Verizon Security Research: Over 20% Of Data Breaches Thought to Be Carried Out By Nation State Actors
Verizon’s 2019 Data Breach Investigations Report (DBIR), released Wednesday, which analyzed more than 41,000 cybersecurity incidents and over 2,000 data breaches from 86 countries.
It found that cyber attacks by nation states and parties affiliated with them represented 23% of data breaches, up from 12% in 2018 and 19% in 2017,
Corporate spying is on the rise as a motivation for cyber attacks, with a full quarter of all network compromises associated with reconnaissance and data exfiltration in the last 12 months. Still, financially motivated attacks aren’t going anywhere; social-engineering attacks aimed at stealing funds still represented 12 percent of data-breach incidents, and most cyberattacks overall were motivated by financial gain.
Ransomware attacks are still going strong, and account for nearly 24 percent of incidents where malware was used. Ransomware has become so commonplace that it is less frequently mentioned in the specialized media unless there is a high-profile target in the mix. However, it is still a serious threat to all industries. Meanwhile, some other threats that are frequently hyped, such as crypto mining (2% of malware), occur very infrequently in our data set.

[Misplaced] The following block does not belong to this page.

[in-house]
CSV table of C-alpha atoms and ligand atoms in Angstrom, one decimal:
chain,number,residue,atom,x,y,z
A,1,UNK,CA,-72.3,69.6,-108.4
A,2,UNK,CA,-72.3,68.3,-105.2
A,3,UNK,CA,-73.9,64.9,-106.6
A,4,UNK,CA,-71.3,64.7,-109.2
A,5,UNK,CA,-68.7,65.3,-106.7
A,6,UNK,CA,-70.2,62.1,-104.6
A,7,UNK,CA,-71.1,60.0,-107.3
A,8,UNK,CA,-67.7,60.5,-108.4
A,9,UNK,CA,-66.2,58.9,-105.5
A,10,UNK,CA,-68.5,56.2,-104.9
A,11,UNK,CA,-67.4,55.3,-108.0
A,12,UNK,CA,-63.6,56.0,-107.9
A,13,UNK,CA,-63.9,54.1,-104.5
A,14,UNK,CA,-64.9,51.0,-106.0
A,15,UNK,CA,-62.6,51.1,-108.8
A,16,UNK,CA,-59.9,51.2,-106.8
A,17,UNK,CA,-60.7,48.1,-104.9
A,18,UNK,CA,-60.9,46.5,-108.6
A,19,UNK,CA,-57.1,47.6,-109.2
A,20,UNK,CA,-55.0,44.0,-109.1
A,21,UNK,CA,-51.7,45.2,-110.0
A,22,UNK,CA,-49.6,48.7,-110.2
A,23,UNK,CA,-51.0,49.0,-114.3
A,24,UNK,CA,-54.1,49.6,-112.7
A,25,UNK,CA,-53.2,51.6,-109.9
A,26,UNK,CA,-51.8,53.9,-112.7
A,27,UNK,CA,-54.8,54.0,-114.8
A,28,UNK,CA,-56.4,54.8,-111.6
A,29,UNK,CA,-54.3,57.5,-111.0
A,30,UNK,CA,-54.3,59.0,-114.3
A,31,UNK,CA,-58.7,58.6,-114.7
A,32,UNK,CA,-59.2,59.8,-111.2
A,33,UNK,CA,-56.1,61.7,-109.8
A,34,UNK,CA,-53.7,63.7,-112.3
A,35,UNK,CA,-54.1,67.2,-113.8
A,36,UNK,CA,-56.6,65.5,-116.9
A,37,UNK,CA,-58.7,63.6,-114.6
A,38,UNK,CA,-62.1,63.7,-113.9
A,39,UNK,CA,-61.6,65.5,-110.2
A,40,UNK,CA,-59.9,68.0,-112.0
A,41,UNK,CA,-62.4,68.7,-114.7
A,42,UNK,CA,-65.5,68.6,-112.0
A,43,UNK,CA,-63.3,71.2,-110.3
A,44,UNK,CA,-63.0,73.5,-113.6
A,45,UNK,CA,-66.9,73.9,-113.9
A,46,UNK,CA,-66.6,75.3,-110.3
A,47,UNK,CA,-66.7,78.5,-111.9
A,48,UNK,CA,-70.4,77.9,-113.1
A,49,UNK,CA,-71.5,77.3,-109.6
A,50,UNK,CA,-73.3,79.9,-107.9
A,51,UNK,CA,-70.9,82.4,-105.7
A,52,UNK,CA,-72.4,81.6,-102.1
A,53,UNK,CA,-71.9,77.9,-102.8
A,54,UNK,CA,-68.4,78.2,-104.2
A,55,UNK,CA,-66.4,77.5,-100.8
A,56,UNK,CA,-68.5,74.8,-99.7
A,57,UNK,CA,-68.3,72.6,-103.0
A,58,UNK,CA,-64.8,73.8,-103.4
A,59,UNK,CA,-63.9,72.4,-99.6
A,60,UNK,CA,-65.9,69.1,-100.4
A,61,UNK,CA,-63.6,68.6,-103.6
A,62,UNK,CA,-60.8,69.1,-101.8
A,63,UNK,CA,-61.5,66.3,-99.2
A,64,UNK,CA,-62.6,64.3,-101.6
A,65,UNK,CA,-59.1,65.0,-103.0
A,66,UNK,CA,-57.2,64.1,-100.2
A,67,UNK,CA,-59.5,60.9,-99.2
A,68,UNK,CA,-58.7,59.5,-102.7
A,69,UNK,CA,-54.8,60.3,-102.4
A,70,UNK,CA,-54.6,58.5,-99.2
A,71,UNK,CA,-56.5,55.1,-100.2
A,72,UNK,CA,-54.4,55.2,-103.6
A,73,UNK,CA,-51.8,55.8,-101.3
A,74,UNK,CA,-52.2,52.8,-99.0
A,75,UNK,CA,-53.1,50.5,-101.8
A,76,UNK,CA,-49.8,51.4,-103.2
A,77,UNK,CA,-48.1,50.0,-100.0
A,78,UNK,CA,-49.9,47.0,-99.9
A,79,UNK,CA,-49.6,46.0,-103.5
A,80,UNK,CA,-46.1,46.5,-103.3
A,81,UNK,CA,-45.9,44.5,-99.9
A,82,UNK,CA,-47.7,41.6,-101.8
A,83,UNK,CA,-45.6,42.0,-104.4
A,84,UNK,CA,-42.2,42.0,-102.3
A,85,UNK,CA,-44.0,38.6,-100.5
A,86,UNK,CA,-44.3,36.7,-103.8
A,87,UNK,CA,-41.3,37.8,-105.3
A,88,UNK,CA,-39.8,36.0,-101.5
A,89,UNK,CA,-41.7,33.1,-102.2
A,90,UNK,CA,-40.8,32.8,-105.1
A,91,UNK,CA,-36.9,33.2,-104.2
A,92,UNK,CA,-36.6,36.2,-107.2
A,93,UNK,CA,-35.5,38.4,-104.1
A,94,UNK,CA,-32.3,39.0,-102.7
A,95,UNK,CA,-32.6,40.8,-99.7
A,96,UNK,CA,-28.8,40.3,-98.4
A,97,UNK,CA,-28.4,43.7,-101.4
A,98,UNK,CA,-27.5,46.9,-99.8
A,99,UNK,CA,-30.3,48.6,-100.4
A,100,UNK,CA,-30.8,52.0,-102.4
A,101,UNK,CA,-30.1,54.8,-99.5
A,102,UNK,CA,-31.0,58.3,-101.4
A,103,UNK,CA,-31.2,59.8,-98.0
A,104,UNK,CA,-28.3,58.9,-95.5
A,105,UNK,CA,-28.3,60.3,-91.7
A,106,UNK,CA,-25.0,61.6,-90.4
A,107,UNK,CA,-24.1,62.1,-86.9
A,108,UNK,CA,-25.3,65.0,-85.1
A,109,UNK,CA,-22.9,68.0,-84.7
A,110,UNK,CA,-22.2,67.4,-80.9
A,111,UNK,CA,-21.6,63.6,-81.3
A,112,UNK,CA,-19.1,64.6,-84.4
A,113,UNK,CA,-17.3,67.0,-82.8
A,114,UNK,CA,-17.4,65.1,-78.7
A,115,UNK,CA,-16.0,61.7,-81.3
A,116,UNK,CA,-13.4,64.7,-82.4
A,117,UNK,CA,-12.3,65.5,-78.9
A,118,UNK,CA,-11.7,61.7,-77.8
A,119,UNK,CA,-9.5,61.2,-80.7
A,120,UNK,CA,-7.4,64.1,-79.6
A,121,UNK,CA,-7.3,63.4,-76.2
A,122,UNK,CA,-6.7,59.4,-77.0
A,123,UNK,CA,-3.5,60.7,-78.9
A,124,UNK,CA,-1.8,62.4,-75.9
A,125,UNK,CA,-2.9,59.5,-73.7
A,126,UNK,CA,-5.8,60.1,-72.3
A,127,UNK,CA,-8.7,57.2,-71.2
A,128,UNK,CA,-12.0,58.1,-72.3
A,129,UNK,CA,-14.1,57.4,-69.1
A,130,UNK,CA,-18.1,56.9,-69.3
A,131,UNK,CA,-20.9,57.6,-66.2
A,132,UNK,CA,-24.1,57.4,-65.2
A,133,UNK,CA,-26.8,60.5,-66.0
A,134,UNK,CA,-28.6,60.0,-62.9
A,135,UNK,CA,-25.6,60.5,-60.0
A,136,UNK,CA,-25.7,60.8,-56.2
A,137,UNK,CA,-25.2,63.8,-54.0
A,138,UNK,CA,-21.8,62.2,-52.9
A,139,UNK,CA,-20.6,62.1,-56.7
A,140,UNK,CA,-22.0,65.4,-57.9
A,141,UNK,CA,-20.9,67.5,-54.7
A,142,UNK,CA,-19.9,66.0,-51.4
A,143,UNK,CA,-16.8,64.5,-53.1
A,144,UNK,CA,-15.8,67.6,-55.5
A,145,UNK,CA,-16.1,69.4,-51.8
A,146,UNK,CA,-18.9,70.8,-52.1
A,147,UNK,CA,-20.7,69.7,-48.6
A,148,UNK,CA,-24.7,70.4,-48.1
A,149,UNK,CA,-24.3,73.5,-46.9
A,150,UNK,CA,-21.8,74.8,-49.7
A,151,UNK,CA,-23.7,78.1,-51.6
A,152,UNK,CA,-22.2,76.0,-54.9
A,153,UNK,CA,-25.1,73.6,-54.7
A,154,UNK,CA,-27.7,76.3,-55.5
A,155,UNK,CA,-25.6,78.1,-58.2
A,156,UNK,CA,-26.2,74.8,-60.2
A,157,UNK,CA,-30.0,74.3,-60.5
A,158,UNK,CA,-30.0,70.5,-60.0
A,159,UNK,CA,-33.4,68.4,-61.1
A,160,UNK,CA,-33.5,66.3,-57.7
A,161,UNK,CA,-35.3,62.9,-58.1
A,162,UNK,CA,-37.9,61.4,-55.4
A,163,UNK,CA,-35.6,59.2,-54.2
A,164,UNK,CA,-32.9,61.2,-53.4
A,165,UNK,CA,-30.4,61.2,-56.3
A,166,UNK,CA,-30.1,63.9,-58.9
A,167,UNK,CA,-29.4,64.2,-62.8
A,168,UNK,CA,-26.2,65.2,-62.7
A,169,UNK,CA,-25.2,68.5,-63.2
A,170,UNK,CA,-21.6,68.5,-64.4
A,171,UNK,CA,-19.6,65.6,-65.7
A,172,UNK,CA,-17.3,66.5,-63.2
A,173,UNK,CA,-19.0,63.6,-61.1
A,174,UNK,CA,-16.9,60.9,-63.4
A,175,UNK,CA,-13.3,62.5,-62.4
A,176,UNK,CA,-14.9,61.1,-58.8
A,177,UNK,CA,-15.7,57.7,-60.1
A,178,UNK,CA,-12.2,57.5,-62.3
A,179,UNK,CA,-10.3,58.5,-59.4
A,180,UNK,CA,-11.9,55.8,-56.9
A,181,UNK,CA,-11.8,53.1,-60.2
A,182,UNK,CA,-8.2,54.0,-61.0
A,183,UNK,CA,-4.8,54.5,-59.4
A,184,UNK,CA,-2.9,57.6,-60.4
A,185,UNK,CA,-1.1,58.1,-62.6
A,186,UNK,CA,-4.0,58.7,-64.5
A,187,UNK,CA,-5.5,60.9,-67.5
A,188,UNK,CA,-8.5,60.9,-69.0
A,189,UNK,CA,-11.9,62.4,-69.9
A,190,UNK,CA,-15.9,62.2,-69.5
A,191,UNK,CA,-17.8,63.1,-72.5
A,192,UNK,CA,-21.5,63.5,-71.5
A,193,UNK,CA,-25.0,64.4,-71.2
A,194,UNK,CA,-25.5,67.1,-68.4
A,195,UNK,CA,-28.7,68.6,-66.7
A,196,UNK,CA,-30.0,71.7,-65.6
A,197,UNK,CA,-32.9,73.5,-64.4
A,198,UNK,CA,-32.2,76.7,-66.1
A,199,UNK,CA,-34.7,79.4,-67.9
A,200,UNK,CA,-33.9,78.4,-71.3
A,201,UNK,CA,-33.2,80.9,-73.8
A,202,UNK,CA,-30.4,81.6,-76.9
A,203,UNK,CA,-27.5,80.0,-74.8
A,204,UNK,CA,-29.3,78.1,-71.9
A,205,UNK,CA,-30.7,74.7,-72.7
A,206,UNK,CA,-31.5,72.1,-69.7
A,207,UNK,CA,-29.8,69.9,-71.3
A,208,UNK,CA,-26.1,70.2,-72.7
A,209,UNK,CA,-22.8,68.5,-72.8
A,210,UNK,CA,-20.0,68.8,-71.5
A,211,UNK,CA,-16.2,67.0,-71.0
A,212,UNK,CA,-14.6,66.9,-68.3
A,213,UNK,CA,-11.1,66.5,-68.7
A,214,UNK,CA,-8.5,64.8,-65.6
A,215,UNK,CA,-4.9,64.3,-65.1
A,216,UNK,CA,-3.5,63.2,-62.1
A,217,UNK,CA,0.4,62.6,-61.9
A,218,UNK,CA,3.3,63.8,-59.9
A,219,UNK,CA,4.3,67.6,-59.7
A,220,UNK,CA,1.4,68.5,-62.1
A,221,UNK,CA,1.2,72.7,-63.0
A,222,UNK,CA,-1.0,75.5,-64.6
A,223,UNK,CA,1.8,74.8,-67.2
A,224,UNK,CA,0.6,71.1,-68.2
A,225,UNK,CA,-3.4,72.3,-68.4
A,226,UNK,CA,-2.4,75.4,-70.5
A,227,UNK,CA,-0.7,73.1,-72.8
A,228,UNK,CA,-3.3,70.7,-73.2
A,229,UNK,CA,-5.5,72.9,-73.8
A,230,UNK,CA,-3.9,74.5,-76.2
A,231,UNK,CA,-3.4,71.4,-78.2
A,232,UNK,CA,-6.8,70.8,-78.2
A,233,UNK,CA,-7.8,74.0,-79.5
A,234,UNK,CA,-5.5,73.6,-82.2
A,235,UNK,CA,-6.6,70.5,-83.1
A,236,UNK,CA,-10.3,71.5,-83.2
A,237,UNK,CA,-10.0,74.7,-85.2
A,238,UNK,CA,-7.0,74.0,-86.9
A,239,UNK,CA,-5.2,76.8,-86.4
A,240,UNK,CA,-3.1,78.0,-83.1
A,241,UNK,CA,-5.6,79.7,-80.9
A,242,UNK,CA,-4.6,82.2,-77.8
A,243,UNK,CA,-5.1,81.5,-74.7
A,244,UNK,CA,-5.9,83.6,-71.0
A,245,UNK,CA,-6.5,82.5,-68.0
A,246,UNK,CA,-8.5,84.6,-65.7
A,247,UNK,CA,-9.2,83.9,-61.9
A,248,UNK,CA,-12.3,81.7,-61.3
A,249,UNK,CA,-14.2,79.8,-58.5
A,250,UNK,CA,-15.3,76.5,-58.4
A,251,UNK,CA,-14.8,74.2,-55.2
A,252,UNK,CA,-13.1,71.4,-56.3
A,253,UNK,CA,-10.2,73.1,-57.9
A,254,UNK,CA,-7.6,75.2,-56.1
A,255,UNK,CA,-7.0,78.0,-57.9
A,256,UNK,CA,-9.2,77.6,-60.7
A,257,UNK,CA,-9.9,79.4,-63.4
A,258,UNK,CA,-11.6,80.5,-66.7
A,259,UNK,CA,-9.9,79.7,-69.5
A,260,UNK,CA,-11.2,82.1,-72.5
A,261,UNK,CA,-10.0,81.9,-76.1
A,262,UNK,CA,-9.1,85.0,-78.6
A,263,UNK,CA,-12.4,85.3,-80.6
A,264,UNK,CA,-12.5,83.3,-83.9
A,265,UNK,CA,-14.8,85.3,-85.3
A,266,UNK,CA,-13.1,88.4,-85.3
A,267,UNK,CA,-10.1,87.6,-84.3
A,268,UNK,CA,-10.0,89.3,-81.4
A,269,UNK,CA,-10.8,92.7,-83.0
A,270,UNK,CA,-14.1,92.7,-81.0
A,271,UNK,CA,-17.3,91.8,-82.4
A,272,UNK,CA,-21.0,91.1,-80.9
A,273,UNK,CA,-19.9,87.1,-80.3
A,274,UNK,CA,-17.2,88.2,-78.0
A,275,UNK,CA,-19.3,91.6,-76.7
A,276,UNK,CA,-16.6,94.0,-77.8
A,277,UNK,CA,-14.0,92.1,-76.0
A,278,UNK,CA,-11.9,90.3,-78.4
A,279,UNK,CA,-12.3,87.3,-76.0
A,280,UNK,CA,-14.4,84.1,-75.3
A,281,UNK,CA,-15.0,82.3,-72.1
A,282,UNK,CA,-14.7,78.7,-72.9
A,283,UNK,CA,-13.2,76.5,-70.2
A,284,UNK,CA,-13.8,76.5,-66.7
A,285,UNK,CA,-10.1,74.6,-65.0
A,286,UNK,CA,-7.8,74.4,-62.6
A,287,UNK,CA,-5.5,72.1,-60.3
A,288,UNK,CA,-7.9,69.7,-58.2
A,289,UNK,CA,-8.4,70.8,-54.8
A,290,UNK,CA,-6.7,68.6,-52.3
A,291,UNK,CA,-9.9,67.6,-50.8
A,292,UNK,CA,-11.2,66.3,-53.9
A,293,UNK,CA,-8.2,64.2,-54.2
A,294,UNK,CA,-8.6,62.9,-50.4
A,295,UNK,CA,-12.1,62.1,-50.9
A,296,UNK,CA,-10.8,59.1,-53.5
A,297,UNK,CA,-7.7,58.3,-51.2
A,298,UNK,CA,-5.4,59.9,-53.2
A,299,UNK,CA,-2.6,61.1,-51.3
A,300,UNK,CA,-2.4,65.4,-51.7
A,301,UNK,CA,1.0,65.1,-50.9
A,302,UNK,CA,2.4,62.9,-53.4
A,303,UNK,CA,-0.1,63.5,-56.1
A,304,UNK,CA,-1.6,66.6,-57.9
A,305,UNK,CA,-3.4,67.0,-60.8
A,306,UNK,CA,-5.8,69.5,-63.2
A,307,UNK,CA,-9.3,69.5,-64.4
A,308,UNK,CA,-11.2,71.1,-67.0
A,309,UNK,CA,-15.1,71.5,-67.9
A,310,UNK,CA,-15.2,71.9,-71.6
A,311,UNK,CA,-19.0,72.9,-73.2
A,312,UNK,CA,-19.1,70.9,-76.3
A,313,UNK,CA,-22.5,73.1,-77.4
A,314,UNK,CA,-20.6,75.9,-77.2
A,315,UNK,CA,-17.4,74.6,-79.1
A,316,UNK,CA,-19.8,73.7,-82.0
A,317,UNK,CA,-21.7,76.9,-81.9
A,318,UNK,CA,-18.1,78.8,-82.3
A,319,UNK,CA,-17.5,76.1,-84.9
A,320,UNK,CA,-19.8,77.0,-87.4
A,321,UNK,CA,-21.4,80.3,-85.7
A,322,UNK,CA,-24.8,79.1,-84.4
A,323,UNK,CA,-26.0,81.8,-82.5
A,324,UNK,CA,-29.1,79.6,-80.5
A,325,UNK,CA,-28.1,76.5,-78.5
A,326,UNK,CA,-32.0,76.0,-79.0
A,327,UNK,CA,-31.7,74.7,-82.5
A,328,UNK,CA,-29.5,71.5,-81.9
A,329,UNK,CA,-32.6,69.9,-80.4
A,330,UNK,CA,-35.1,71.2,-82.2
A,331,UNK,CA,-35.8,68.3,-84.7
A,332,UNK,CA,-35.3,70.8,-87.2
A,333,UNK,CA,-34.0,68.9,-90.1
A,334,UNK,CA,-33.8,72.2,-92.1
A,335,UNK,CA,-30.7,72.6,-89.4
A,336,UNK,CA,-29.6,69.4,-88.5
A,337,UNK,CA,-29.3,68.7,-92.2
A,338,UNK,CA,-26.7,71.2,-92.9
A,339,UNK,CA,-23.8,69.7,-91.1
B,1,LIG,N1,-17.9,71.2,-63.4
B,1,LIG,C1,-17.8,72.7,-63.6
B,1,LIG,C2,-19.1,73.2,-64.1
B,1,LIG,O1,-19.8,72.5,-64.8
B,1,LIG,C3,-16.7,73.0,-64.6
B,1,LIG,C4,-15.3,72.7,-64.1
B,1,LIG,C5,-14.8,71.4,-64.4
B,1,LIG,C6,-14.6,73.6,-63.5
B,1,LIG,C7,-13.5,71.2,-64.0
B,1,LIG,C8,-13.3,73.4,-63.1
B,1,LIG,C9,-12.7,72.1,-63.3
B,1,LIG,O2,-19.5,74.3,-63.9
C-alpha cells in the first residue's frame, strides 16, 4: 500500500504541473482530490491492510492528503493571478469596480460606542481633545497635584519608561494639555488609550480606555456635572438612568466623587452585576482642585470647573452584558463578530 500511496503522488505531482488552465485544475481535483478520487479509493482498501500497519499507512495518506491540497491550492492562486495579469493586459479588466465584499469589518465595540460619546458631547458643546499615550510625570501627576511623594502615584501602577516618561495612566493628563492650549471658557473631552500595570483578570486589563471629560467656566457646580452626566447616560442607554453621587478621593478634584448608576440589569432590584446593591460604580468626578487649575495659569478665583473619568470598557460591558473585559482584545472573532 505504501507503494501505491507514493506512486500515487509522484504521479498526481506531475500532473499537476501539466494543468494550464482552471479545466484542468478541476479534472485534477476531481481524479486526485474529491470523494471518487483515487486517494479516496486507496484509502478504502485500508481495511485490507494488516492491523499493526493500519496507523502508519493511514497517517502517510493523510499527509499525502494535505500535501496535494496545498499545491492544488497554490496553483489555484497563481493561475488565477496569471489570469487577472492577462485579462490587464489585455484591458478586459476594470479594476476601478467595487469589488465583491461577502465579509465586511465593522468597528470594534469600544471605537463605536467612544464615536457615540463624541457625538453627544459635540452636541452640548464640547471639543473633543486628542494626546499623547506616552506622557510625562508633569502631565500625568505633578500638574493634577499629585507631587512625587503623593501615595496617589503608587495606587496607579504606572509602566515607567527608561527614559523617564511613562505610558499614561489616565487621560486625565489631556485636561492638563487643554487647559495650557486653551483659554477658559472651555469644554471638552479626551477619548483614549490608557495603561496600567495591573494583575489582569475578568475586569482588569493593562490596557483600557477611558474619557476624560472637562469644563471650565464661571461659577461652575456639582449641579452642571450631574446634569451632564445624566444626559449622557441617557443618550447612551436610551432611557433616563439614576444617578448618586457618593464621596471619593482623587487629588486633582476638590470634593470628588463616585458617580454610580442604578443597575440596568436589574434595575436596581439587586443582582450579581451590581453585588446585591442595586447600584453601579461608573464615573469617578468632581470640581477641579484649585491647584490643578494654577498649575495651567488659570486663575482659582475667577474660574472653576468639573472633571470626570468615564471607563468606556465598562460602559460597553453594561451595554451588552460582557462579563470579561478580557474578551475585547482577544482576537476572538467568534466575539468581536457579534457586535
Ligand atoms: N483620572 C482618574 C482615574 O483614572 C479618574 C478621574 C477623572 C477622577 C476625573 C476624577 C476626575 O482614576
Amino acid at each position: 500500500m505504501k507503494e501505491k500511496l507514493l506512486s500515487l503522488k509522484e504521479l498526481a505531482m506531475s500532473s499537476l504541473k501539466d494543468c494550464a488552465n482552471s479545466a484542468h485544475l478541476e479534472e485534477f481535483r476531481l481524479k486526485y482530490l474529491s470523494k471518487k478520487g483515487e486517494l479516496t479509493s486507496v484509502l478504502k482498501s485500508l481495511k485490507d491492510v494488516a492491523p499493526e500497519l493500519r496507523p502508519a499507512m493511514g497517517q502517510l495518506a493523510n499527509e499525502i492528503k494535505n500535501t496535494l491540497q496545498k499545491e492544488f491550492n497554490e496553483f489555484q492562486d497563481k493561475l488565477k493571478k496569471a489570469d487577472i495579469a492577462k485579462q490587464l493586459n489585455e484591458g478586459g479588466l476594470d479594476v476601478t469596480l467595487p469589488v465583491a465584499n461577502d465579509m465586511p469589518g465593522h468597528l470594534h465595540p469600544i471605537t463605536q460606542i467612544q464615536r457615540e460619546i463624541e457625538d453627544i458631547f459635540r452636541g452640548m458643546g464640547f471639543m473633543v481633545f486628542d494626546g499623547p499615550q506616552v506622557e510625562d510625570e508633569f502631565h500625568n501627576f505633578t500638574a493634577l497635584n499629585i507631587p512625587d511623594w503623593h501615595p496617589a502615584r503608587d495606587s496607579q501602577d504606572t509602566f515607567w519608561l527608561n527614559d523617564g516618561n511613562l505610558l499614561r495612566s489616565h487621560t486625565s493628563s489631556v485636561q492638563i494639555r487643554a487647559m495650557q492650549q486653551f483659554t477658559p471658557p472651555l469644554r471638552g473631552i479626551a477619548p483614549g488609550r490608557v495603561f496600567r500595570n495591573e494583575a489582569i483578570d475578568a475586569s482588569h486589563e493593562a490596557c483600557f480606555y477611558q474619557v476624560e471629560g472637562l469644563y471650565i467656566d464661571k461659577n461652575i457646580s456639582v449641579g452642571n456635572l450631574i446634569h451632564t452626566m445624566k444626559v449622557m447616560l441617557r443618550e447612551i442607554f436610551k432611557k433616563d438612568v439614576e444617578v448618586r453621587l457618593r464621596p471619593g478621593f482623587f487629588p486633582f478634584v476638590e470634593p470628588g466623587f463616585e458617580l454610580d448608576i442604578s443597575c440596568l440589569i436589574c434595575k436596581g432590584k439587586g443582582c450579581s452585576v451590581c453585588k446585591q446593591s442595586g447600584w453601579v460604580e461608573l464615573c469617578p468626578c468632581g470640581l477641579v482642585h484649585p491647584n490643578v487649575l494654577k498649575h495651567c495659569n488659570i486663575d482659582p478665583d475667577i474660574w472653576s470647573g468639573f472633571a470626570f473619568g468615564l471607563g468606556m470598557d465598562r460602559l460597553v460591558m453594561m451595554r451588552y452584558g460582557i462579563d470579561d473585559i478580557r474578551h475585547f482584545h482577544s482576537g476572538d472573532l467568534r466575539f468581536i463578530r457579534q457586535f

Partly in reaction to the 77 percent plunge in Bitcoin, cybercriminals did not abandon crypto mining altogether, instead, SamSam and GandCrab ransomware were being used to attack corporations, government agencies, universities, and other large organizations.
Attackers often favor cryptos, as is it can be laundered and transferred for relatively low cost and presents a negligible risk. Nevertheless, a distinct drawback is that this type of currency is a bit limited with regard to what one can purchase with it. Thus, at some point, it has to be exchanged. For these and other reasons, research into increasing both the risk and cost associated with cryptocurrency laundering and/or exchange for illicit purposes has a good deal of potential as a means of increasing breach overhead and thereby decreasing the relative profit associated with such crimes.